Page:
I honor the American flag because it helped me find my true potential.
You don’t have to be born in the U.S. to love the flag. You don’t have to look American or have an American background. You have to treat others equally and be treated equally.
It matters that you stay truthful to yourself through any battle in your life. At Ft. McHenry, the flag stood through the War of 1812, clinging to the little piece of hope that lingered on through all the bloodshed and tears. I, too, have stood true to myself through conflict and tears.
On February 5, 2008, I was adopted from a country many American soldiers gave their lives to protect. I officially became a U.S. citizen, but I didn’t always feel like one.
When I first started school, I felt uncomfortable saying the Pledge of Allegiance, staring up at the flag, because kids always asked me questions about my parents, my adoption, and where I was from. It was as though they thought I was an alien.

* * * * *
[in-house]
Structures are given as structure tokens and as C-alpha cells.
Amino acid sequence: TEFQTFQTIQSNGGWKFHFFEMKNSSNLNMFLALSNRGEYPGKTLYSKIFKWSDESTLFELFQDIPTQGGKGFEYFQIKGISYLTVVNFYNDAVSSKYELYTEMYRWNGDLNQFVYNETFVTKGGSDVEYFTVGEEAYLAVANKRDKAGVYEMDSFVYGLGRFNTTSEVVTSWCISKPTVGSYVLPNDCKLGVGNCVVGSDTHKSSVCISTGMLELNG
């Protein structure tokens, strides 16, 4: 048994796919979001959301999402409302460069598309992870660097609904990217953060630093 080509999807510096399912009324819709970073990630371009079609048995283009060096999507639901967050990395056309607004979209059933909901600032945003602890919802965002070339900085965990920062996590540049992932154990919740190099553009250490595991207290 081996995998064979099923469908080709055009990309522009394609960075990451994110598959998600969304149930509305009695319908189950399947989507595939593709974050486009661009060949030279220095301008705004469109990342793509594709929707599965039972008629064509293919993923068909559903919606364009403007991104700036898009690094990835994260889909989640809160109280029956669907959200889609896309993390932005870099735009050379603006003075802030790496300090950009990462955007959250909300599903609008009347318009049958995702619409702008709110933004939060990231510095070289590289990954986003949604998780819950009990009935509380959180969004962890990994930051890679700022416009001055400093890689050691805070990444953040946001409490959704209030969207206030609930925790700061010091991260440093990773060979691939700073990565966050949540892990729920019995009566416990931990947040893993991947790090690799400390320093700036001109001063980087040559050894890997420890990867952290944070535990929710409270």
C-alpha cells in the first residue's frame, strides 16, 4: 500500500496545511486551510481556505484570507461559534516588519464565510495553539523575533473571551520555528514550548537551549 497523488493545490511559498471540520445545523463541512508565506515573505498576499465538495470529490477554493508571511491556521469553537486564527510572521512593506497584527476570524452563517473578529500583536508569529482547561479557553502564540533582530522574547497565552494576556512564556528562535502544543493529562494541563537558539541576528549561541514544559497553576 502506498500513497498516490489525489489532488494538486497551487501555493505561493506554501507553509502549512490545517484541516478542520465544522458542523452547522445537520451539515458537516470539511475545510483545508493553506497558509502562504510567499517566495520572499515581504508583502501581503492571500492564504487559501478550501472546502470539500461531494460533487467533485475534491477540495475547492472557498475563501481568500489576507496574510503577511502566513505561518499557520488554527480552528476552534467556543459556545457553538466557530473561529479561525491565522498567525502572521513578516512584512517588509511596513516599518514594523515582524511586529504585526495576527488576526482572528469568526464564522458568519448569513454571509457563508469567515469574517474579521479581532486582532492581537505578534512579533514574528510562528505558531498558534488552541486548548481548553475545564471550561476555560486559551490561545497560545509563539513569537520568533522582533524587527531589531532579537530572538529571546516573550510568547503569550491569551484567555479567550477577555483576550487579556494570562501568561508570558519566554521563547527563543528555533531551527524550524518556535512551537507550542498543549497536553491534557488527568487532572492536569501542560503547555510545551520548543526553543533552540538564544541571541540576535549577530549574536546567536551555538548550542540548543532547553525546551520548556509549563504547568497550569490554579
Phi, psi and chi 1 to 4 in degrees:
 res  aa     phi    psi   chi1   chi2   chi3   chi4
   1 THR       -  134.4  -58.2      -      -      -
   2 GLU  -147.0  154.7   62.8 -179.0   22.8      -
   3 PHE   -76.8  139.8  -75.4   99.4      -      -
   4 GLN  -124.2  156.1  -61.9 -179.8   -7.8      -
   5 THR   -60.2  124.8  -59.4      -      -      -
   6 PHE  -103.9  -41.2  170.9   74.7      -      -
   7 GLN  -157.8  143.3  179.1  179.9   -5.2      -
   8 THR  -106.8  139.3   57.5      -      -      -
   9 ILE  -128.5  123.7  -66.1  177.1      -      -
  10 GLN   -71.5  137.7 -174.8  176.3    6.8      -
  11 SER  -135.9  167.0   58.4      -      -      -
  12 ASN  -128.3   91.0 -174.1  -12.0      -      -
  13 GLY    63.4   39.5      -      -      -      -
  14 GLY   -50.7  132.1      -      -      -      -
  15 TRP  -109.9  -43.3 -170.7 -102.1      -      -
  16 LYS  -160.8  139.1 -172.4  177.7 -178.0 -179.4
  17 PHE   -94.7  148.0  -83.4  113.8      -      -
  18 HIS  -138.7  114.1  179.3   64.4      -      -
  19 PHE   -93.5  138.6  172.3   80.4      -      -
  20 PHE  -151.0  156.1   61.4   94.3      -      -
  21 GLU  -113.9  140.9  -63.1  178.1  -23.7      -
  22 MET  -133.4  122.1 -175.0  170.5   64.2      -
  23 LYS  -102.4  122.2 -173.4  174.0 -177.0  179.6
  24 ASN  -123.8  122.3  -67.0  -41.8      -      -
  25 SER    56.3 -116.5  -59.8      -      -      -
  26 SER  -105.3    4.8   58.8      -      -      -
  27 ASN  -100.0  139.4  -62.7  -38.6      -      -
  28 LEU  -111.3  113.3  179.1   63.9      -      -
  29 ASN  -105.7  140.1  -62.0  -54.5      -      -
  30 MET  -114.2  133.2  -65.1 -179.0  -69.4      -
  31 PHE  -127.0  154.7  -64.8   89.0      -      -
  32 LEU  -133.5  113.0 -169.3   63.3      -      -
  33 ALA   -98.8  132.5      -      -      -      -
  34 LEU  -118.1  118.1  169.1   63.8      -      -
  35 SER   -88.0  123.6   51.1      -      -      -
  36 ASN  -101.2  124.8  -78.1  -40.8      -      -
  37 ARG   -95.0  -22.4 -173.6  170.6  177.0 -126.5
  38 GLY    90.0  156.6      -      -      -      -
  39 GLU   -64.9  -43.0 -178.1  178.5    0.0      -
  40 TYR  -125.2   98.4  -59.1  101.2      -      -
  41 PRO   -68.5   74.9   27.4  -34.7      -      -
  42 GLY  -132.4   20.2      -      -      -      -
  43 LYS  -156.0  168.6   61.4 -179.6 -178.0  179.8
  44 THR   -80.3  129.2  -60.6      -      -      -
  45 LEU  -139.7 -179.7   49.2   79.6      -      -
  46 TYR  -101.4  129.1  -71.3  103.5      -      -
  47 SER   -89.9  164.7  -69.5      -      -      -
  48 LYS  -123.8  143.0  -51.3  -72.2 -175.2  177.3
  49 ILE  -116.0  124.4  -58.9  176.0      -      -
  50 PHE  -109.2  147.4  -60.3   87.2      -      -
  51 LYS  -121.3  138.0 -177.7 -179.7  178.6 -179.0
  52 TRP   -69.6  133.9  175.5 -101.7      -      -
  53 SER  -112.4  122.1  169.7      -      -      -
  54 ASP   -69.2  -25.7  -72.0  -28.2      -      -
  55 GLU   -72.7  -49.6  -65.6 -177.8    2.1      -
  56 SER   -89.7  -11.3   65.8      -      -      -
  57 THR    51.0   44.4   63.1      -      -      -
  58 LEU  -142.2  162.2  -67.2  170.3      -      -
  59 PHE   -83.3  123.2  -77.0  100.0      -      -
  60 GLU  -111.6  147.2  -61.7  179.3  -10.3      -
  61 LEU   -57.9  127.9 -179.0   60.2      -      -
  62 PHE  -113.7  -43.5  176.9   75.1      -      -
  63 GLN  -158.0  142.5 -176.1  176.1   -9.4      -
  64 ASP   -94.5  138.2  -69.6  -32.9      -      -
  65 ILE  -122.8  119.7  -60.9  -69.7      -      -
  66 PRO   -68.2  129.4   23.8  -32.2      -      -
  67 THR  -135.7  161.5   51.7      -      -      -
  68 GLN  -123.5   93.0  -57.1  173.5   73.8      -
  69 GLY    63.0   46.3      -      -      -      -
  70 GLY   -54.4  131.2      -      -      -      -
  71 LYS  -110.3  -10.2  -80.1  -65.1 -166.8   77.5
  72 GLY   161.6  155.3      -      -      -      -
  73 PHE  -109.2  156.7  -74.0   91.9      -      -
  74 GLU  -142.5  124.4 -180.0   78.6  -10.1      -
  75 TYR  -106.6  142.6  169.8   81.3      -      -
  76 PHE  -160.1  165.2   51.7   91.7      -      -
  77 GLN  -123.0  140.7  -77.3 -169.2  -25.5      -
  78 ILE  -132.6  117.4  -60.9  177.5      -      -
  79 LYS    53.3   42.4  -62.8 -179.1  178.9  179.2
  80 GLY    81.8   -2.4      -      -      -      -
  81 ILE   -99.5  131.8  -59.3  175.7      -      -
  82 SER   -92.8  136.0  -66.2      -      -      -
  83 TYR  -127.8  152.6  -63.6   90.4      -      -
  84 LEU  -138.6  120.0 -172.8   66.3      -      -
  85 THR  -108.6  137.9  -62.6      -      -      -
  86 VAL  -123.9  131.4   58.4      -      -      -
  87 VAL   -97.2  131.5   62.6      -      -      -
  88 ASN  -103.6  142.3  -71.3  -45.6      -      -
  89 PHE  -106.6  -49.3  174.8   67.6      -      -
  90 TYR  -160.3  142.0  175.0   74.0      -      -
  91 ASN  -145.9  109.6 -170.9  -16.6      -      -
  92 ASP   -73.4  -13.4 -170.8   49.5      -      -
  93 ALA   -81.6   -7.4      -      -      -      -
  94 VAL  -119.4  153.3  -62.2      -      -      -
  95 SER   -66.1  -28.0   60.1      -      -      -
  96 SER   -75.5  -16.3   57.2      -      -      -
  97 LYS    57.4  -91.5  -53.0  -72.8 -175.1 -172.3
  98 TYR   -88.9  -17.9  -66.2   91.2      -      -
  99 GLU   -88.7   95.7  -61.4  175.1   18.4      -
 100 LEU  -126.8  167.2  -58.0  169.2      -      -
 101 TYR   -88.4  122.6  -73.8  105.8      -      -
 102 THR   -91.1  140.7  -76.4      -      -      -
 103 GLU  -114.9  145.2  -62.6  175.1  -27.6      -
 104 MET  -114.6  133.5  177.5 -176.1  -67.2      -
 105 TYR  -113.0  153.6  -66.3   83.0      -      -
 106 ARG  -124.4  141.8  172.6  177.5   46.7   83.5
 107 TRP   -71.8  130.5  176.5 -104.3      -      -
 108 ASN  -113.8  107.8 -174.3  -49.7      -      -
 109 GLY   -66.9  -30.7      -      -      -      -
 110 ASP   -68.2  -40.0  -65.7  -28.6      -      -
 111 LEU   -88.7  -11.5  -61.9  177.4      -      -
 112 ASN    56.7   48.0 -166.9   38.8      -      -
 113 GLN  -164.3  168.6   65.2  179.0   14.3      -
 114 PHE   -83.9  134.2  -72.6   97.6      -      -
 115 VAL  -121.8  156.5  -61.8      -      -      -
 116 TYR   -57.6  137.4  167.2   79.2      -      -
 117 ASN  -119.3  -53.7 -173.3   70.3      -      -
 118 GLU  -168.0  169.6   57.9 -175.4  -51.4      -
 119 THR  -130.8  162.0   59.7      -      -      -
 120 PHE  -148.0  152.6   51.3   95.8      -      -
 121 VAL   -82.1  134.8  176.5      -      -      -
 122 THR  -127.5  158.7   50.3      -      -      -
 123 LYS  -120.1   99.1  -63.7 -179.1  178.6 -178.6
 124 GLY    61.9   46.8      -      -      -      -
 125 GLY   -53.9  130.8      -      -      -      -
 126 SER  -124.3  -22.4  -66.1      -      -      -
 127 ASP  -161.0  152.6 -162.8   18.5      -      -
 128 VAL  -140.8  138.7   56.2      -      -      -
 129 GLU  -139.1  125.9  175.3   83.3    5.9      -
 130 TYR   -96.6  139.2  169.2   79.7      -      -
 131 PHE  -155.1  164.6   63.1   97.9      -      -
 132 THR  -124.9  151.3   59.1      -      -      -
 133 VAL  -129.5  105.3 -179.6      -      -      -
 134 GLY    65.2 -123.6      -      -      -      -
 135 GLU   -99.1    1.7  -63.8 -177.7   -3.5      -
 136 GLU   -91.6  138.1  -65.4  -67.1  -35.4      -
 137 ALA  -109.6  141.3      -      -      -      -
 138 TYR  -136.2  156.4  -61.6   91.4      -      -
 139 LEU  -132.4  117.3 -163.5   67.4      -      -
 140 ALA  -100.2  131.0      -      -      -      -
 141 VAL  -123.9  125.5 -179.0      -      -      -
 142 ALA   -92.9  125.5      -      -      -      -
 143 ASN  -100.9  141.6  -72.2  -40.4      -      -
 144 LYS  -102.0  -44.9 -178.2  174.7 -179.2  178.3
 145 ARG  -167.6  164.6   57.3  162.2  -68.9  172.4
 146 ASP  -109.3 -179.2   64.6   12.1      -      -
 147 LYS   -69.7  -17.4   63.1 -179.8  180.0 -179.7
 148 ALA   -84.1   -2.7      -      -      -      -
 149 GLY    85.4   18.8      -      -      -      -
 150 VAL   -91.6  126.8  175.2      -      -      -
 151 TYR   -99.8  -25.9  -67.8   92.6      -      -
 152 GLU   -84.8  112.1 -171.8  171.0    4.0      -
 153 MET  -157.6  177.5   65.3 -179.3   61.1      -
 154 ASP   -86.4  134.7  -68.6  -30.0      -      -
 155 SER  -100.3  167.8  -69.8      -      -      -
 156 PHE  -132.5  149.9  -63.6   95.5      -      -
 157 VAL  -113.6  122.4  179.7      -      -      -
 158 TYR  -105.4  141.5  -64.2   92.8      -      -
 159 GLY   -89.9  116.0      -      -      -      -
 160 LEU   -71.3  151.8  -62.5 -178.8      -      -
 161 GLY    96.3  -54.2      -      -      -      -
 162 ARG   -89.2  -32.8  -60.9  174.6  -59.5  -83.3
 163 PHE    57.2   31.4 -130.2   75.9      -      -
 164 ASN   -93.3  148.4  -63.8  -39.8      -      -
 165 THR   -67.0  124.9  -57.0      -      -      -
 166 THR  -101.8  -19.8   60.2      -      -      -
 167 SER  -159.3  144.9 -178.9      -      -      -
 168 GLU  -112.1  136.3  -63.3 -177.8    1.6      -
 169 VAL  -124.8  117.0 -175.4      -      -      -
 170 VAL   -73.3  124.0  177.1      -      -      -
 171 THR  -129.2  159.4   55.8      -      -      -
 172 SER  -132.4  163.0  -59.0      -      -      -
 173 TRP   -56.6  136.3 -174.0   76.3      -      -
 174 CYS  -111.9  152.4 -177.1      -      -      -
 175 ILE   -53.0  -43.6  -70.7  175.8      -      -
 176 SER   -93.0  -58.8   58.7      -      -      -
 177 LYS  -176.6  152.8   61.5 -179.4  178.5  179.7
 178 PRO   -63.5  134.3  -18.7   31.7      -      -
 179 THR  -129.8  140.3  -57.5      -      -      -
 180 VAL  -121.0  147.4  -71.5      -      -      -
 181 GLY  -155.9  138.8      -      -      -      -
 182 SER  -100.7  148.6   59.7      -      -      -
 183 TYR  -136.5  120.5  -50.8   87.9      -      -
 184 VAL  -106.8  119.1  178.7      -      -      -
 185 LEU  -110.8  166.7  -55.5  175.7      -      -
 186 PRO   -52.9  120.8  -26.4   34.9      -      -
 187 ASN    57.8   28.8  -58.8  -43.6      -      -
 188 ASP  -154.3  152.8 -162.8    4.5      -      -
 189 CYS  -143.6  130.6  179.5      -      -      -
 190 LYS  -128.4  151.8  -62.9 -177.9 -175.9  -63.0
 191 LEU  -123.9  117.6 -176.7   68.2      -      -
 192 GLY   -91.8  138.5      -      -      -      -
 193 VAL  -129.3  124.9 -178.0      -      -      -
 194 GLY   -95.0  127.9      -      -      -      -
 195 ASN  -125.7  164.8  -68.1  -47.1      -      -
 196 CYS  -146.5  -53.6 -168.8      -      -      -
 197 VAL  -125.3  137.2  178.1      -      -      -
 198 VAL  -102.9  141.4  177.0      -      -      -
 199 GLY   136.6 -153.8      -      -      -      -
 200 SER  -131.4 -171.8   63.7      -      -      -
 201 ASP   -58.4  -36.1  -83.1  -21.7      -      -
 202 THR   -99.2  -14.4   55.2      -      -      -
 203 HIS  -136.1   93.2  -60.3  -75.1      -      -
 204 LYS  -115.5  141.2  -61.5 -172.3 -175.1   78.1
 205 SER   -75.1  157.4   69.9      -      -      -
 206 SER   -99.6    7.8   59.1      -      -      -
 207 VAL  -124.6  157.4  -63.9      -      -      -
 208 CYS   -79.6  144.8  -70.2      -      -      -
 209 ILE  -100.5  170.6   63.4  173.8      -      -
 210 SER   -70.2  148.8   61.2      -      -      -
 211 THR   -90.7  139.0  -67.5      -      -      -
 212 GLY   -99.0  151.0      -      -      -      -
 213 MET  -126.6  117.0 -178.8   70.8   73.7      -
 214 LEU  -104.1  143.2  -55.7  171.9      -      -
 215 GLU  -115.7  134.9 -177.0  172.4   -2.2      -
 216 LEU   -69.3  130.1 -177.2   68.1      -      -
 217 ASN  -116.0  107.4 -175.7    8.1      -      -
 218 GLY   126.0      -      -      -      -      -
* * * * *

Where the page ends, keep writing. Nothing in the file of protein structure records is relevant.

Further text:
As I got older, I started caring less and less about what other kids thought. I kept saying to myself, “Let them look, let them think what they want, but this country is where I know who I am.”
After that realization, I carried on through each day no matter what words or questions were thrown at me. The flag made me feel included, not unworthy. Now, I take pride in my American ancestry.
My great-great-great grandfather fought at the Battles of Concord and Bunker Hill. The stars and stripes were there with him, the 13 stripes symbolizing the original colonies, including my family’s own ancestral state of Massachusetts. The red on the flag symbolizes valor, the courage of those who fought there, and my own courage in asserting myself here, too. The white stripes on the flag symbolize the purity of the motives for which my ancestors fought, and it also symbolizes the original goodness of every American citizen.
The blue on the flag symbolizes the justice of their cause and their perseverance in fighting for it, and it also symbolizes my own perseverance to serve my country in the best possible way I can.
The writer is a student at the Wakefield School. This essay was presented at Warrenton’s Memorial Day observance Monday, May 27, and was named best in the state for the middle school division of the Patriot’s Pen competition.